• Note: On a nice warm sunny day, I like to place the bowl on a window sill directly in the sun. But on cold winter days, you can place it near a heater/radiator or switch on your oven to the lowest setting and place your bowl on or near the opened door.


  1. In a large bowl, mix the the flours, xanthan gum and baking powder together. Note: don’t forget to add salt if using unsalted butter.
  2. Then add the butter (melted in the microwave first – about 30 seconds) as well as the egg and frothy yeast mixture and mix with a spatula until smooth and lump free.



  1. Wrap your bowl tightly with cling film and place it back in a warm place for 30 minutes to an hour to allow the yeast act. Note: don’t skip this step as it’s essential for the recipe to work.



  1. Once your dough has proofed and risen, put in the fridge to make it more solid (easier to handle) and allow it to rest some more. Now the length is all up to you. A lot of professional chefs recommend refrigerating it overnight or for up to 24 hours for the best texture and flavour. But if you’re impatient or pressed for time, 2 to 3 hours will be just fine.

Making and proofing gluten free brioche bread


  1. Dust a bit of extra bread flour on your work surface (I like to work on a sheet of baking paper to prevent sticking).
  2. Spoon a small portion of brioche dough on top (I like to use an ice cream scoop for this). Note:ย make sure you don’t squash the dough as you do so. We want to retain all those little air pockets that the yeast created.
  3. Carefully toss it about in the flour with your hands and roll it into a ball, but don’t knead/squish it! We just want to shape it into a ball and cover it with a light coating of flour without deflating those air pockets. Note: carefully fix any cracks as best as you can by pinching them closed with your fingers.
  4. Place your dough balls on baking tray (here I actually used a springform cake tin) or in a muffin tin (greased with butter or cooking spray).



  1. Brush a light coating of olive oil on top of your brioche rolls.
  2. Cover your brioches with a damp cloth and let them rest again in a warm place for 45 minutes to an hour.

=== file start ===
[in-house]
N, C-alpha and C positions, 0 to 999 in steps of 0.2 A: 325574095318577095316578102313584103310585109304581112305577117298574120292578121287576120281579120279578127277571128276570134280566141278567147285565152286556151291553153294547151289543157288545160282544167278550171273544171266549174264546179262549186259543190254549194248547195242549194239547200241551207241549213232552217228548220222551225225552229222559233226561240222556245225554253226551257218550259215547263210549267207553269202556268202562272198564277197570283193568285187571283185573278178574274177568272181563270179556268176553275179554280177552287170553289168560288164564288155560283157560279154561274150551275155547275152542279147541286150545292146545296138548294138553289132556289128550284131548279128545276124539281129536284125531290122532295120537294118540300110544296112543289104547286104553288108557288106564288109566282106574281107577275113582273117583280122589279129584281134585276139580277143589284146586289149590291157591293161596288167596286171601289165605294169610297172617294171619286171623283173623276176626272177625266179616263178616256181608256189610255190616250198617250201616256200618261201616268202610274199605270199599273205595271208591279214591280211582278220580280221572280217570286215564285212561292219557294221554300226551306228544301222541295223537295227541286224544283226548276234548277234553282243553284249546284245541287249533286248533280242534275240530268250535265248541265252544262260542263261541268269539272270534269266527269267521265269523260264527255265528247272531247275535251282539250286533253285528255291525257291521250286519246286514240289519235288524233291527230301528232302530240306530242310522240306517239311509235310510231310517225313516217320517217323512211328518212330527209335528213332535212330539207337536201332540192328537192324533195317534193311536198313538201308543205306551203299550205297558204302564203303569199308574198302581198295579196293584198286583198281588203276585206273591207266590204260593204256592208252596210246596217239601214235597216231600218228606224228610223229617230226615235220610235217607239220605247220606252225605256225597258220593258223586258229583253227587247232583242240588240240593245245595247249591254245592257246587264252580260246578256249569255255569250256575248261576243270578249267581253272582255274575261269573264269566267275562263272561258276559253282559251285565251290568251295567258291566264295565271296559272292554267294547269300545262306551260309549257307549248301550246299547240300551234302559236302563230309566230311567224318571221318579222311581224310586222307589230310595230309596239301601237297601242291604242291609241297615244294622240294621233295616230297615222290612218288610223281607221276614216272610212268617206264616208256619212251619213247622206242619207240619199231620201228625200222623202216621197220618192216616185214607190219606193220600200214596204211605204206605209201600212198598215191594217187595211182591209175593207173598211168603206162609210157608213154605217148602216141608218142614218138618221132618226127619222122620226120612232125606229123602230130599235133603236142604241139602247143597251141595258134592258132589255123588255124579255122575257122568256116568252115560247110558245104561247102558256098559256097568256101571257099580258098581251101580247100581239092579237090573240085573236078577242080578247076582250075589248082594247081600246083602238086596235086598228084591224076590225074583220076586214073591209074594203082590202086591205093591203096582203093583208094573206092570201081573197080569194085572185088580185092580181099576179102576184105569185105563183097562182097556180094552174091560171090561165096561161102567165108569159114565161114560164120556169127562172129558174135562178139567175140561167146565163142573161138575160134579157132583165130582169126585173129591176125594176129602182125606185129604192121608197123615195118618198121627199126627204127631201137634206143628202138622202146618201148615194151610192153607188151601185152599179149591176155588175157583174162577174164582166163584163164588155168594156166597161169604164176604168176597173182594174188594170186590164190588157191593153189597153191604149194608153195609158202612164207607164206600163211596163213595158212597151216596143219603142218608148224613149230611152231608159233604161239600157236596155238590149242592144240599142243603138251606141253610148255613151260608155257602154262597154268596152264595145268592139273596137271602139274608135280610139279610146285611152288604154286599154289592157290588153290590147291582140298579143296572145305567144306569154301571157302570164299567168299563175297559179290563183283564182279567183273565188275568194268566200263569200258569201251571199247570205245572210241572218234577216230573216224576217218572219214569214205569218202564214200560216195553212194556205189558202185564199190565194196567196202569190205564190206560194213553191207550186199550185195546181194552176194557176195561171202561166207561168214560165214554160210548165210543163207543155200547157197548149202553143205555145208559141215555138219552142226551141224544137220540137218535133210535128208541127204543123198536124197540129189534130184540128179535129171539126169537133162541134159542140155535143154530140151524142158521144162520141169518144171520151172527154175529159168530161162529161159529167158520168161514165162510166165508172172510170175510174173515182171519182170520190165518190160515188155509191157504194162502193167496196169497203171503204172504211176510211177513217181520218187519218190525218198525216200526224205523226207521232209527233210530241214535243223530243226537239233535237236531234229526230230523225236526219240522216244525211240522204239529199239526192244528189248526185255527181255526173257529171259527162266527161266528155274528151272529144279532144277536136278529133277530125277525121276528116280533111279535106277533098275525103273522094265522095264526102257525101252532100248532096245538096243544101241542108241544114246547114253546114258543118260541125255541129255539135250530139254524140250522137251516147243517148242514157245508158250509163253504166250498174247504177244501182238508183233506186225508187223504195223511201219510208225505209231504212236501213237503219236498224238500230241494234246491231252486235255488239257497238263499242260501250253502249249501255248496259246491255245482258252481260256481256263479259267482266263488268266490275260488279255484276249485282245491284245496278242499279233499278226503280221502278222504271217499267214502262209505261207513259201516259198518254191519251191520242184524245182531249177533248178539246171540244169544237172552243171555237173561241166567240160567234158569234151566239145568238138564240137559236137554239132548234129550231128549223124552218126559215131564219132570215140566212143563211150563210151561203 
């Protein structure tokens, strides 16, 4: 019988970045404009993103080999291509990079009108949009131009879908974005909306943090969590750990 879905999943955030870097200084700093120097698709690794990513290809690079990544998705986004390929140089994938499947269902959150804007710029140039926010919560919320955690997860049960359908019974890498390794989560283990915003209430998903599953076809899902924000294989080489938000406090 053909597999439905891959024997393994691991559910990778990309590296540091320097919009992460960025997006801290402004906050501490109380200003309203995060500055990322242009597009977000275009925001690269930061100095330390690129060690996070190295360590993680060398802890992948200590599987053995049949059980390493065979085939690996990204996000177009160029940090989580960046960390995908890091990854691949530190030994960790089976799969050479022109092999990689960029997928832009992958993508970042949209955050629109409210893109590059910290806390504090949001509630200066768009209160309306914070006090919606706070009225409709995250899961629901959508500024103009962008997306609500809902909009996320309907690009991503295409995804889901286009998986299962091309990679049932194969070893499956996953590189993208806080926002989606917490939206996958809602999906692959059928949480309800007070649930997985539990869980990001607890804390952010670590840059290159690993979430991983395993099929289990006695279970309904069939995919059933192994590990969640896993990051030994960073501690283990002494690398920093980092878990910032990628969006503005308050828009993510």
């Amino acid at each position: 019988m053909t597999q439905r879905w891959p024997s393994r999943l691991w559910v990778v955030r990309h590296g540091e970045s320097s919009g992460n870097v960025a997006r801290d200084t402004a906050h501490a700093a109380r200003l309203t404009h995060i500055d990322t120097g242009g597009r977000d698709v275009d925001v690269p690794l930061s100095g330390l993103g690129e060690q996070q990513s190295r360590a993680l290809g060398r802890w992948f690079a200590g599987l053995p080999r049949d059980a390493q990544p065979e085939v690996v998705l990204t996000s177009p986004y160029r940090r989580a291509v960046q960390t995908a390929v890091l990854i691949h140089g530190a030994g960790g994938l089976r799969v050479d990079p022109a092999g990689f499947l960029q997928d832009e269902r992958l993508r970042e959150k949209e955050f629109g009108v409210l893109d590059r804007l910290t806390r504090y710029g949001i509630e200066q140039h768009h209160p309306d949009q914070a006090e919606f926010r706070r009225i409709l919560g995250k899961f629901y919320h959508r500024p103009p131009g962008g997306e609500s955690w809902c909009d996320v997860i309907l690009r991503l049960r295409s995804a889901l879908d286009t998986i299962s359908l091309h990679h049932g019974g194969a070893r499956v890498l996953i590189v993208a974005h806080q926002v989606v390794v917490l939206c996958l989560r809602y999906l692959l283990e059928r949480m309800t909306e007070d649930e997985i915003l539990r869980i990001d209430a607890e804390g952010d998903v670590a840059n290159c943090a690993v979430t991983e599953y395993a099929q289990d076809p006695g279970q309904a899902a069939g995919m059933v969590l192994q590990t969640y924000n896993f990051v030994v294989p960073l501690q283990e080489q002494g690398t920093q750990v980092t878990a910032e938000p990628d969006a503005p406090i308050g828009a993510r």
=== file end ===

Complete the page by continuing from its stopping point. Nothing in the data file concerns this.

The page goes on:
3. Meanwhile, pre-heat your oven to 190C (374F). Note: what I do on a cold day is place the tray on a chair near the pre-heating oven.



  1. Once the proofing is done, brush some egg wash (i.e. beaten egg) on top of your brioche rolls.
  2. Bake in a pre-heated oven until the top is a nice golden brown colour. This is about 15 minutes for small ones (like mine), but they may need up to 20 mins or so if your buns are larger.
  3. Let them cool down in their mould for about 10 minutes, then place them upside down on a plate or cooling rack to cool down some more. Note: carefully run a spatula all around or underneath to unstick them if necessary.

Drying brioche bread upside down to avoid a soggy bottom


  1. Reheat leftovers in the microwave to soften them up again (10-20 seconds).
  2. Or you can also wet them / run them under tap water quickly and bake them again for a few minutes in the oven. I only learnt this trick recently and was so impressed, they come out as good as new! :O

Hope you enjoy these! ๐Ÿ™‚

Kimi x


  1. Hi Kimi, do you know if I can use instant yeast for this recipe?

  2. I have been looking for a gluten free brioche recipe and am going to try this, but is there a link or print button to get this recipe in recipe form so I don’t need to scroll back and forth through the blog?
    Thank you.

  3. This looks so good! What a great way to still enjoy a bread with great texture while staying gluten free!

  4. Hi Kimi, just have to let you know that Cassava Flour and Tapioca Starch are NOT the same thing. Cassava Flour is made from the whole plant, whereas Tapioca starch/flour is only the starchy part of the plant. They will not produce the same result at all!
    I’ll try your recipe though, it looks amazing.
    Thanks, Louise

    • Hi Louise, thanks for pointing this out. You’re right! I assumed they both behaved similarly based on what others told me. I will edit the post! ๐Ÿ‘

      I hope you like the recipe if you end up trying it! ๐Ÿ™‚

  5. Made these rolls today and they are so delicious! I have already eaten them all. And I used all-purpose gf flour, my yeast I did twice cuz it barely bloomed and definitely didn’t rise well. I was ready for thick doughy bricks, but they still had good air pockets and wasn’t too dense. Looking forward to trying a double recipe with fresh yeast and homemade bread flour! Thanks for sharing this, excited to try your gf cinnamon rolls next!